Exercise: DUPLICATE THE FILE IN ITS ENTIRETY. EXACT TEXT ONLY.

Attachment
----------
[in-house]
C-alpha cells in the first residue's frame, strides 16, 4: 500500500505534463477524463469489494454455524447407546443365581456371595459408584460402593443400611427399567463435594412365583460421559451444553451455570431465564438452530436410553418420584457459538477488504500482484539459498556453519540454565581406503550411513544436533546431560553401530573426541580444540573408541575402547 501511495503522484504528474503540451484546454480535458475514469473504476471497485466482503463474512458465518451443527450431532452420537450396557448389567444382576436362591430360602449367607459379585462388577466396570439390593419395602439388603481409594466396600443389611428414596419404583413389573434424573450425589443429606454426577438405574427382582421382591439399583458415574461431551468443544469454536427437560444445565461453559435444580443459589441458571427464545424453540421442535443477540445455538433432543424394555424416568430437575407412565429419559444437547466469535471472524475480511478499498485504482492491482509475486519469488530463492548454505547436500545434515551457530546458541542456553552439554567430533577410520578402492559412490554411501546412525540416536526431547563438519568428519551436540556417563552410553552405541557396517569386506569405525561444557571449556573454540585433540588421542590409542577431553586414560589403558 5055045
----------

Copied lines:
[in-house]
C-alpha cells in the first residue's frame, strides 16, 4: 500500500505534463477524463469489494454455524447407546443365581456371595459408584460402593443400611427399567463435594412365583460421559451444553451455570431465564438452530436410553418420584457459538477488504500482484539459498556453519540454565581406503550411513544436533546431560553401530573426541580444540573408541575402547 501511495503522484504528474503540451484546454480535458475514469473504476471497485466482503463474512458465518451443527450431532452420537450396557448389567444382576436362591430360602449367607459379585462388577466396570439390593419395602439388603481409594466396600443389611428414596419404583413389573434424573450425589443429606454426577438405574427382582421382591439399583458415574461431551468443544469454536427437560444445565461453559435444580443459589441458571427464545424453540421442535443477540445455538433432543424394555424416568430437575407412565429419559444437547466469535471472524475480511478499498485504482492491482509475486519469488530463492548454505547436500545434515551457530546458541542456553552439554567430533577410520578402492559412490554411501546412525540416536526431547563438519568428519551436540556417563552410553552405541557396517569386506569405525561444557571449556573454540585433540588421542590409542577431553586414560589403558 5055045